The Chancellor made reference to a “deal dividend” if the UK leaves the EU with a deal and, had there been more certainty around Brexit, he could have made announcements on spending and tax, but as it stands, his hands were firmly tied.
The Chancellor, Philip Hammond, delivered his Spring Statement 2019 today and when he set the date, it was likely he anticipated that the Brexit deal would be all but delivered. However, following last night’s overwhelming rejection of the Government’s deal the Chancellor was left with little opportunity to do more than present a fairly passive review of the UK economy.
The Chancellor made reference to a “deal dividend” if the UK leaves the European Union with a deal and had there been more certainty around Brexit, he could have made dramatic announcements on spending and tax, but as it stands, his hands were firmly tied.
Whilst there were no announcements of substance today, the tone of the Chancellor’s speech indicates that although he is not committing to anything for now, it seems likely that an emergency Budget will take place as soon as a conclusion on the Brexit process is reached – it would be too late to leave this until the autumn.
The Chancellor reiterated the Government’s stance on tax avoidance, evasion and non-compliance issuing a policy paper that sets out their continued approach to tackling these issues as well as giving an indication of the level of success of their targeted activities.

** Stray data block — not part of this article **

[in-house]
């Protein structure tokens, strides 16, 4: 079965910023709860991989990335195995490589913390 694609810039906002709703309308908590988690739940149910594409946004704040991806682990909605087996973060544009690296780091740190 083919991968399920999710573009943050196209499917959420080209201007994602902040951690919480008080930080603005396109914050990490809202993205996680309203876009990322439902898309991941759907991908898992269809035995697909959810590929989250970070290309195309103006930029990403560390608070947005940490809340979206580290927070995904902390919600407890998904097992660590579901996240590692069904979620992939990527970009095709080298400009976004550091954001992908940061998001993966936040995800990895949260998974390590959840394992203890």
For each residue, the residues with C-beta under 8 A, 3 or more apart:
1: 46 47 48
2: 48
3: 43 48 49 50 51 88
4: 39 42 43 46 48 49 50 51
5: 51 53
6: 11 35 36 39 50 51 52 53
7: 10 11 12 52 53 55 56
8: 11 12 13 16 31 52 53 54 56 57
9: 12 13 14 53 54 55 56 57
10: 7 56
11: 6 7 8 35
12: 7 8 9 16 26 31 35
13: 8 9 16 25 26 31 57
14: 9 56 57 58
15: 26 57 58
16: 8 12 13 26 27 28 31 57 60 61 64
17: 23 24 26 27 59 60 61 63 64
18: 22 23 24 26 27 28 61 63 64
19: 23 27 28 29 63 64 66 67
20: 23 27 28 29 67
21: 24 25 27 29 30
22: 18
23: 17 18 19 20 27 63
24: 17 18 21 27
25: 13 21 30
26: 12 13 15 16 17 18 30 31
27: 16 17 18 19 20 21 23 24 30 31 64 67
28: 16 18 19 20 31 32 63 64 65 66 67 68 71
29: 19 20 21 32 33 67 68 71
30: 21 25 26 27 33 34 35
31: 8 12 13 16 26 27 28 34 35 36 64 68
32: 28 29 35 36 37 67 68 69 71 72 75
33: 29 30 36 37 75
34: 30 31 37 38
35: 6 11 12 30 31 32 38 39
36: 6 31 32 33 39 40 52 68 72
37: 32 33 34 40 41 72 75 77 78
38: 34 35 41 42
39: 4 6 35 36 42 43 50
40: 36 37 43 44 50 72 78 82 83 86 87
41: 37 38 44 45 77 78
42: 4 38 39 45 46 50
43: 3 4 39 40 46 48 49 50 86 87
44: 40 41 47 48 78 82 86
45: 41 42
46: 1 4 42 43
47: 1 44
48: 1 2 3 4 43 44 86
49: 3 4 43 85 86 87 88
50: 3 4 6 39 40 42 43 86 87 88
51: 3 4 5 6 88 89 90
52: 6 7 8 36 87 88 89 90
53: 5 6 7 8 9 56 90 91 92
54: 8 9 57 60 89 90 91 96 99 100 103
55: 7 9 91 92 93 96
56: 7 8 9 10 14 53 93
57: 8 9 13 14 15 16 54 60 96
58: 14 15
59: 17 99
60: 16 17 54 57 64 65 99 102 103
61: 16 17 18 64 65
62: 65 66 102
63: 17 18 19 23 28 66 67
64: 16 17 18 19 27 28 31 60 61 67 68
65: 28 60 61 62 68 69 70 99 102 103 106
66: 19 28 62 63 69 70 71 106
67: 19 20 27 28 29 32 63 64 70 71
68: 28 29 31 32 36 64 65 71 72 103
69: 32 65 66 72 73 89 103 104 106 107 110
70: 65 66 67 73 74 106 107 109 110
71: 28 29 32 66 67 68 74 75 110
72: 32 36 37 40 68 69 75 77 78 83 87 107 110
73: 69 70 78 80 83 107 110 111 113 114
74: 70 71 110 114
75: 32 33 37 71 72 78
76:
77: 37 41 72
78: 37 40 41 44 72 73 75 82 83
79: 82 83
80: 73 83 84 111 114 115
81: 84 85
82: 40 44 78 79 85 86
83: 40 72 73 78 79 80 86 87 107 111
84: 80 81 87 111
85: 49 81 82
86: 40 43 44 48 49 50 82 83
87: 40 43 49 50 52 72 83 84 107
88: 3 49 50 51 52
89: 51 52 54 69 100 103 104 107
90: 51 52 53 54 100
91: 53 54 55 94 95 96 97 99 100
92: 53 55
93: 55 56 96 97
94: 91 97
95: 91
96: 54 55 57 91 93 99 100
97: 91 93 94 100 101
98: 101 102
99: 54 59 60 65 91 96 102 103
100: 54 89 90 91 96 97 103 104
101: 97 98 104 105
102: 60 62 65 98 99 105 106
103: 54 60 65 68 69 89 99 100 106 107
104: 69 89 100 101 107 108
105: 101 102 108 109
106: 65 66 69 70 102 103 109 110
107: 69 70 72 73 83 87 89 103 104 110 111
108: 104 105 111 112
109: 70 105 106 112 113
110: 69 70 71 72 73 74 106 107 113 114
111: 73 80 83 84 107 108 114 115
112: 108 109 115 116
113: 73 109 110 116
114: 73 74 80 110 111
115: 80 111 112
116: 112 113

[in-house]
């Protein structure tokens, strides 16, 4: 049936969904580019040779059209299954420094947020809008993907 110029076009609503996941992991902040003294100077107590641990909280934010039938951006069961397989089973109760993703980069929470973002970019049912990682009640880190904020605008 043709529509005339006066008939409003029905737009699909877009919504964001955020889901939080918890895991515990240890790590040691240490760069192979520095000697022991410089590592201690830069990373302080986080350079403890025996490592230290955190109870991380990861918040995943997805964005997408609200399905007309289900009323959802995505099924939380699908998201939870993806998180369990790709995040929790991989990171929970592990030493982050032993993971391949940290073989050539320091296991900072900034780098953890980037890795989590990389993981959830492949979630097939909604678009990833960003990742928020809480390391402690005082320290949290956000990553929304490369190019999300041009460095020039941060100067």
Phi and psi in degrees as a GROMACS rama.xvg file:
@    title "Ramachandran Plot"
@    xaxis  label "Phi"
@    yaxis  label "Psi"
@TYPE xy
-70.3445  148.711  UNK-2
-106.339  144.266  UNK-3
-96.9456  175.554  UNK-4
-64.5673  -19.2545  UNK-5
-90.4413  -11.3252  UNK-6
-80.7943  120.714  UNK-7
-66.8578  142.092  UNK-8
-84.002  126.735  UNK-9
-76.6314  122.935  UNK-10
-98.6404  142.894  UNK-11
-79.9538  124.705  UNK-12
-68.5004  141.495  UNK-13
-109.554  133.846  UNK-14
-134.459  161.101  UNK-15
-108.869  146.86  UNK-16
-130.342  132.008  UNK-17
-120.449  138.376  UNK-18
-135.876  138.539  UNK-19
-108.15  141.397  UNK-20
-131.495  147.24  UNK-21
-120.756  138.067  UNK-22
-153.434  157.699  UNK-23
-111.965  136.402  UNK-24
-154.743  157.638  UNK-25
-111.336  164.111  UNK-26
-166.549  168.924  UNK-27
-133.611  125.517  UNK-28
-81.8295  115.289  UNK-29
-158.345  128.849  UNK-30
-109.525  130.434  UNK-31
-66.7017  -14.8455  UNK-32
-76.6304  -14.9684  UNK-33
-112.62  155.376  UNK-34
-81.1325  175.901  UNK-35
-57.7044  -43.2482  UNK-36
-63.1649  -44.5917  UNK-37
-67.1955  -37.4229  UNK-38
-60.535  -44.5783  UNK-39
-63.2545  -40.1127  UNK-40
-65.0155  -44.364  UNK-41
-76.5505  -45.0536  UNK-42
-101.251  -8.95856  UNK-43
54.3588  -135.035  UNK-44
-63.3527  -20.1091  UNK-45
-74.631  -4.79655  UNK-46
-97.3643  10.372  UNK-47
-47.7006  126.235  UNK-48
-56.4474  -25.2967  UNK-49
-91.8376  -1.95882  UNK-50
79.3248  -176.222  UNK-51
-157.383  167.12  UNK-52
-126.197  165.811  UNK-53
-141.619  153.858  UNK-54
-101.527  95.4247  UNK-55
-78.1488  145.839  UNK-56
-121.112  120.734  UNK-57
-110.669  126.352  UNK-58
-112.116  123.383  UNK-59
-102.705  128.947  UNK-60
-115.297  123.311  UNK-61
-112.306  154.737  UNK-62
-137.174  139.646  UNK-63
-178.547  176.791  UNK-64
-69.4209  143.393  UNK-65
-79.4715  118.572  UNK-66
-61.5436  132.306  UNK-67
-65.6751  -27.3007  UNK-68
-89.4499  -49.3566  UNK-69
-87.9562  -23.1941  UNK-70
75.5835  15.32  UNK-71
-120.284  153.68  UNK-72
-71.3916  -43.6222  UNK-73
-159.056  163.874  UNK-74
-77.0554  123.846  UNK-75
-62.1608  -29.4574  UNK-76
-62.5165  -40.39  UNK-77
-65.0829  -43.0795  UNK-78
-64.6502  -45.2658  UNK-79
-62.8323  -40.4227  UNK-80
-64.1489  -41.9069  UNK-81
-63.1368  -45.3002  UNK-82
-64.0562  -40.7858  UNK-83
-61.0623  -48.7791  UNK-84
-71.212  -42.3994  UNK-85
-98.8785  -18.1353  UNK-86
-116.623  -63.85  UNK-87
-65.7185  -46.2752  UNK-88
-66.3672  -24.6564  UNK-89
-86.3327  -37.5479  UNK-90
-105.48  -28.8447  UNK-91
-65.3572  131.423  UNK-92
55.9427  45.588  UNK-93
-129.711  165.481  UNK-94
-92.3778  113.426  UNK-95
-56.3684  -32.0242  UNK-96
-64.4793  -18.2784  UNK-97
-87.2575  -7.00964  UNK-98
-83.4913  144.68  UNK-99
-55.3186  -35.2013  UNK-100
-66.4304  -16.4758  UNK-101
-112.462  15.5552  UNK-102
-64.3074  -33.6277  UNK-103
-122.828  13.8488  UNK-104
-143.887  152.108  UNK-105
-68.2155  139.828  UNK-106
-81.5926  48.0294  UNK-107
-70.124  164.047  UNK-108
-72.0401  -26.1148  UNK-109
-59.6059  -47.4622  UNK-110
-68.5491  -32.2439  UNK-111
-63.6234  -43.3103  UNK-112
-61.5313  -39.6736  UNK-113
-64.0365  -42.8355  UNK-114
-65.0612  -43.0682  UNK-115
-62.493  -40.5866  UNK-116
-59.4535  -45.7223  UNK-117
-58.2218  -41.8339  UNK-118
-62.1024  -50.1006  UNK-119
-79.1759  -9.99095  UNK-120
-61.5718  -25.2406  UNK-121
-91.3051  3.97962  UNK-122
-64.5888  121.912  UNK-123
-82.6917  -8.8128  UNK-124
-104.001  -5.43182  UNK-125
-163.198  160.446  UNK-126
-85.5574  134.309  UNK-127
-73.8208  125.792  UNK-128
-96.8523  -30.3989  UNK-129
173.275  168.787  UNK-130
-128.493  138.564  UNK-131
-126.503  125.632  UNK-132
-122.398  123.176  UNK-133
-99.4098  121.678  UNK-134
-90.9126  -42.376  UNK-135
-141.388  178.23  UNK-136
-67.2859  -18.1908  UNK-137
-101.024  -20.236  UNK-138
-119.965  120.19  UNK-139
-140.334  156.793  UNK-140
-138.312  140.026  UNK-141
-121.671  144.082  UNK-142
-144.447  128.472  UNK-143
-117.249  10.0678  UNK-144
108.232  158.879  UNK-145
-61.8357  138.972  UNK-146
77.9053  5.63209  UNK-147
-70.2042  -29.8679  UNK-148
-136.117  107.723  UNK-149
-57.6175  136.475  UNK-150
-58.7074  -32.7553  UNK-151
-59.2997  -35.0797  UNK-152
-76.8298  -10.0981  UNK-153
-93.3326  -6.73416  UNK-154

Draft legislation was finally published today on the Structures and Buildings Allowance which will deliver relief for investments in non-residential structures and buildings for businesses that are chargeable to income tax and companies chargeable to corporation tax. It is similar to the former Industrial Buildings Allowances which were abolished in 2011. Qualifying expenditure is eligible for tax relief at a rate of 2% for contracts entered into on or after 29 October 2018.
If we are treated to an emergency Budget we would not be surprised to see announcements around future tax cuts for small businesses, especially after the Chancellor enjoyed a recent unexpected increase in tax receipts. Supporting entrepreneurship in the UK would appear to be at the forefront of the Chancellor’s mind and he may be tempted to increase Entrepreneurs' Relief and reduce corporation tax further in due course.
Today’s speech was merely a prelude to a future package of measures and reform for which we may not have that long to wait.
For more information please contact Caroline Le Jeune or Genevieve Moore.